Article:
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Money Matters

Picking the right financial adviser

Dear Money Matters,
I'm beginning to panic. I'm afraid that I started saving too late in life and that I won't have enough to retire without working a part-time job. I'm also worried about picking an investment adviser on my own. Could you recommend, or help me find, a great financial consultant? Any advice you can give will be greatly appreciated.

Dear Carlotta,
You can use any of several strategies to track down a financial consultant. You can always go to a nearby stock brokerage house and ask to be assigned someone, but that's very much a shot in the dark.

Moreover, unless you're bringing a good sized cache of cash to the table, many houses routinely assign less-experienced brokers to smaller accounts. That may mean you can end up with someone who's more in tune with MTV than mutual funds. But, if a stock broker interests you, ask your friends and colleagues for a recommendation. Chances are that someone's working with a broker with whom they're happy.

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Another option is tracking down a financial planner. These people often offer a wide range of services, covering investments, budgeting, insurance and other elements of your overall financial life. There are several sorts of designations that apply to various sorts of planners:

  • Certified Financial Planner (CFP): This is a planner who has passed exams accredited by the Certified Financial Planner Board of Standards, a regulatory body that sets CFP standards. The tests address an applicant's ability to work with clients' estates, insurance investments and tax affairs.
  • Chartered Financial Consultant (ChFC): This is a designation awarded by the American College in Bryn Mawr, Pa., to financial planners who complete 10 courses and 20 hours of examinations covering economics, insurance, taxation, estate planning and other related areas. They must also have at least several years' experience in the field of finance.
  • Chartered Financial Analyst (CFA): Awarded by the Institute of Chartered Financial Analysts, this designation focuses on portfolio management and securities analysis. It also covers economics, financial accounting, portfolio management, securities analysis and standards of conduct.
  • Registered investment adviser: Someone who has received approval from the Securities and Exchange Commission to give financial advice to clients for a fee.
  • Registered representative: The official term for a stockbroker or account executive with a brokerage firm. To be registered, a broker must pass licensing exams administered by the National Association of Securities Dealers. Some states mandate additional testing.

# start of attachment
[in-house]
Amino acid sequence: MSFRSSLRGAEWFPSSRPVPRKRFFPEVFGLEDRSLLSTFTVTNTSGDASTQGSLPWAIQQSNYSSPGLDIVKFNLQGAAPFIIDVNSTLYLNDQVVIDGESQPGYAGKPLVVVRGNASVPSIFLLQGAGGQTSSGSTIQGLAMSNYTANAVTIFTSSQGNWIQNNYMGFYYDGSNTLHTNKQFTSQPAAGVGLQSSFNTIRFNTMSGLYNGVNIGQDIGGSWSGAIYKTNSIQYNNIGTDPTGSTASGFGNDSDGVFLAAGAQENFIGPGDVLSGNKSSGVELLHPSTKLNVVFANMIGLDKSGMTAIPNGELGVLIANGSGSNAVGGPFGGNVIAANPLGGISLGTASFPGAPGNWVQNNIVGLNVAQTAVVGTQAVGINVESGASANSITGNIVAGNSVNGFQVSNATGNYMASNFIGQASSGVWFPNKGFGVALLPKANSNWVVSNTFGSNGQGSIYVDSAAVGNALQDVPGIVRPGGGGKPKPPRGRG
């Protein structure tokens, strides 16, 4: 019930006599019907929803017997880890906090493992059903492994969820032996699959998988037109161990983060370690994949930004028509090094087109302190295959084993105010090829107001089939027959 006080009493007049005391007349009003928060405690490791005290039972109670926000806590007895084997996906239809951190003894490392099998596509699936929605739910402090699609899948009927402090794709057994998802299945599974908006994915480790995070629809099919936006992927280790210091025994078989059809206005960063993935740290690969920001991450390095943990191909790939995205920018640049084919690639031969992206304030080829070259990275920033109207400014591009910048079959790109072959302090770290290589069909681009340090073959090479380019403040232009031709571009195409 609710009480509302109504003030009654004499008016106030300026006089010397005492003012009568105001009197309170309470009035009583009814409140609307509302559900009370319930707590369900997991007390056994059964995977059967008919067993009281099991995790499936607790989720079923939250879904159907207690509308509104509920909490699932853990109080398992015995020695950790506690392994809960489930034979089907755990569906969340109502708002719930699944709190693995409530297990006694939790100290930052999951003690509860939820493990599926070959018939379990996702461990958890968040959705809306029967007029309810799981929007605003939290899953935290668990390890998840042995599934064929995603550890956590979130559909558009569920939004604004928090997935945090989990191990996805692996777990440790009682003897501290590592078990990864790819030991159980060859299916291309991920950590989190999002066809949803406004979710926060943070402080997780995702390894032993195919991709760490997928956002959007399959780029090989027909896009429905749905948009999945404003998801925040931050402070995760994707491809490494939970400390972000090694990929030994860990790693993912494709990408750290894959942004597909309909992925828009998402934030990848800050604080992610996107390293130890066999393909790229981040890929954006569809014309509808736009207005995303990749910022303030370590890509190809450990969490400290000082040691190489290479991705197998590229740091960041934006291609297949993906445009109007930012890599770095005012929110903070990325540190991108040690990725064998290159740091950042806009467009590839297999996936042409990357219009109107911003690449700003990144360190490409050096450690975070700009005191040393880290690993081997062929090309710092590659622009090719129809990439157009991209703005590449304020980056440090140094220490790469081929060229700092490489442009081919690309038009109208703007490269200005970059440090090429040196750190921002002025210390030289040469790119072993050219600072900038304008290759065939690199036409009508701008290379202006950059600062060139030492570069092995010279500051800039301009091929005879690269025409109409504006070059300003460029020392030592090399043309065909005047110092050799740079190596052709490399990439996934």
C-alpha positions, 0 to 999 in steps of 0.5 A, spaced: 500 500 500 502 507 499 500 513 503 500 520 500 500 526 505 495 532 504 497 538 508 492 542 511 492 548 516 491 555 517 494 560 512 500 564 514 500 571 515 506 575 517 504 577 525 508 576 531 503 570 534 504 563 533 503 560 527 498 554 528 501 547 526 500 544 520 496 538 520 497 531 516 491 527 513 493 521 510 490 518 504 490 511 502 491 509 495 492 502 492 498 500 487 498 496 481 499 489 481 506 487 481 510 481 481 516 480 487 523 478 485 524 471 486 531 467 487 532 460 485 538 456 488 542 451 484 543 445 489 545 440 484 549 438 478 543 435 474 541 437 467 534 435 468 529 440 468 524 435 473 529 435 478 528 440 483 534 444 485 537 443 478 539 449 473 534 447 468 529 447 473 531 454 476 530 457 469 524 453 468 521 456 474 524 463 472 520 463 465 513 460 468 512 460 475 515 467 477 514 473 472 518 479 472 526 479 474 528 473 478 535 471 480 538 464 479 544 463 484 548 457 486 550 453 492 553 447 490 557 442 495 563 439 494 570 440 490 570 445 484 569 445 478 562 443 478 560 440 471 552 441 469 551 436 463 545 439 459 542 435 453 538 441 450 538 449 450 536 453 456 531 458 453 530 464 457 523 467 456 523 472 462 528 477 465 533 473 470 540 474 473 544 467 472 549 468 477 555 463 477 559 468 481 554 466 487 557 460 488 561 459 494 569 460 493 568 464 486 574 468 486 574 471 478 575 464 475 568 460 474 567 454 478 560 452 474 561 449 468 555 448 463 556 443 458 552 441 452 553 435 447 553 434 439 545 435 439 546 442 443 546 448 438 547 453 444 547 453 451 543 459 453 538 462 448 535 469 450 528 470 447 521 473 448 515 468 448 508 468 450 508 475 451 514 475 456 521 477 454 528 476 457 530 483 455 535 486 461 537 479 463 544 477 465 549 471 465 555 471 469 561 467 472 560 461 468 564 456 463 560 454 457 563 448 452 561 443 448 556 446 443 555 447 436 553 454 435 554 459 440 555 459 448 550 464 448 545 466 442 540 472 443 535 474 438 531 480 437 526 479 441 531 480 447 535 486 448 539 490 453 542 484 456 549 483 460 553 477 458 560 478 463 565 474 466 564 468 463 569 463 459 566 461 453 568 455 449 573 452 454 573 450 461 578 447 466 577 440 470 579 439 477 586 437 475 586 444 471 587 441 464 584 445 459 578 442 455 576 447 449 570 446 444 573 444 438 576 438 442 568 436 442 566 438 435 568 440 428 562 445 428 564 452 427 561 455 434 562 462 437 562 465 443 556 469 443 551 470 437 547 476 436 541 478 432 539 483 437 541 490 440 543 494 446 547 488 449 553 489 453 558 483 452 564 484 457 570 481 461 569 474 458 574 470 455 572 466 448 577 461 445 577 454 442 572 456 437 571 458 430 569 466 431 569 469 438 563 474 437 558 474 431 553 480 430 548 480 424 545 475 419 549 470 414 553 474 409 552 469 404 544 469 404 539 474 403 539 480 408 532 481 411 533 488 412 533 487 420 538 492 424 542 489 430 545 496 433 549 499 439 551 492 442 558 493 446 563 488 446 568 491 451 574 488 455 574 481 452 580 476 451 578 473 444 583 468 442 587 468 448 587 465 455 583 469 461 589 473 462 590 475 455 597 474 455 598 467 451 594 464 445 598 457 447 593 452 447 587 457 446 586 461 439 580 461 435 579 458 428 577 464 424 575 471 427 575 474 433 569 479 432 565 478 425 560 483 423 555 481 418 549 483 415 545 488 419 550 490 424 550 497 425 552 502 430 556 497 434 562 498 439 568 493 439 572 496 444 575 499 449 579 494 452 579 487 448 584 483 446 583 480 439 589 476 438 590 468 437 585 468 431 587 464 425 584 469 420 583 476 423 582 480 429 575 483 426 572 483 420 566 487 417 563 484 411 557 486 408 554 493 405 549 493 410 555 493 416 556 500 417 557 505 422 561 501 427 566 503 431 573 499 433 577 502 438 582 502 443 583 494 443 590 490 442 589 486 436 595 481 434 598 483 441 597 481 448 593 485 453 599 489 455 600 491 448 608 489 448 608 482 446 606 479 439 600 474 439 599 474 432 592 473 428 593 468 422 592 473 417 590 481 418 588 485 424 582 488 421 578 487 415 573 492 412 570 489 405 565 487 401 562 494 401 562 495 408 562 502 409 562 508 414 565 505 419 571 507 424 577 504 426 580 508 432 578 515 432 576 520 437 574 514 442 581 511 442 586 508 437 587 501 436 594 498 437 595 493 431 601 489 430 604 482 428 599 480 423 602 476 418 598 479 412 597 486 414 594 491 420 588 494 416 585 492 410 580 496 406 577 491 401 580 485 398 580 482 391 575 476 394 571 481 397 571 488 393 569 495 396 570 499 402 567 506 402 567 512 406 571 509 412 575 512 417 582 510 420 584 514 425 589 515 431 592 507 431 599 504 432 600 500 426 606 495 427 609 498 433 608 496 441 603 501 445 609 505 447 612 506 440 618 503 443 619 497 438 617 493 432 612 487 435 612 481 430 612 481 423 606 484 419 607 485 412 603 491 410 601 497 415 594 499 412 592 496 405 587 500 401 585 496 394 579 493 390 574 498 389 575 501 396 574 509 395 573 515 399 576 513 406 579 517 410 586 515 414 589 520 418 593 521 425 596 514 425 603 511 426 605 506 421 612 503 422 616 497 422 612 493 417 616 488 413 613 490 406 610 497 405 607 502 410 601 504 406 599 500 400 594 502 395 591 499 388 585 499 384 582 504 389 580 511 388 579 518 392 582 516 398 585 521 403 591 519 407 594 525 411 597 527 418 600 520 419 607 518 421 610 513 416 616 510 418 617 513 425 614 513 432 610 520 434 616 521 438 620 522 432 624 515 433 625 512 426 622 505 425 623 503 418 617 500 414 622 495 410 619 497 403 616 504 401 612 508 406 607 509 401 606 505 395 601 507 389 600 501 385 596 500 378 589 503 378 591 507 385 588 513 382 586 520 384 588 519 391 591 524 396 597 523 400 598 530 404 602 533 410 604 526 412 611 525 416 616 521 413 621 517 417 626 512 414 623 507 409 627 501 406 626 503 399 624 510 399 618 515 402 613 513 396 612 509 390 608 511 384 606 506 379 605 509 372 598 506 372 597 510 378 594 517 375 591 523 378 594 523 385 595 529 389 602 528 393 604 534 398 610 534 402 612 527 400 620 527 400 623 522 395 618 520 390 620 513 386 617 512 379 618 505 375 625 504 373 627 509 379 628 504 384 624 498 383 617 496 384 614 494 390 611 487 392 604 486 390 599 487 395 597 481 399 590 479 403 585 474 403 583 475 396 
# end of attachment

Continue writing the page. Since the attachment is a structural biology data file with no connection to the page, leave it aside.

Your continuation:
Bear in mind, that these sorts of designations don't guarantee that a certain planner is suitable to you and your needs:

  • Ask friends and co-workers for recommendations. If someone's satisfied with her planner, ask her how she works with the planner -- does she just invest or is she involved in other activities such as estate planning or saving money for a child's college education?
  • Try to work up a list of several candidates and interview them. Ask about their experience, training and other elements of their professional background. Ask if they've ever been disciplined for any reason and, if so, don't be shy about asking about the particulars.
  • Ask the planners if they work with anyone with a situation similar to yours. Have them detail precisely what they do and how they arrived at those financial choices. Ask them for a sample of their work to gauge the depth of their financial advice and whether it's suited to your needs.
  • One key element -- ask for referrals to clients with whom the planner has worked. If the planner balks or starts spewing some blarney about confidentiality, grab your wallet and make for the door. Planners on the up and up should be more than happy to substantiate their successes by letting you talk with other clients.
  • Ask how the planner will be compensated. As a general rule, it's often wise to stick with fee-only planners who levy a flat fee or who work by the hour. By contrast, planners who push commissioned-based products may be tempted to recommend investments that pay them the biggest cut, not necessarily those that best fit your financial circumstances.

Here are some Web sites that provide additional information and ways to hook up with a planner in your area:

-- Posted: June 19, 2002

More Money Matters columns
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See Also
10 key questions to ask a financial planner
How to check out a financial planner
Financial advice glossary
More Money Matters stories

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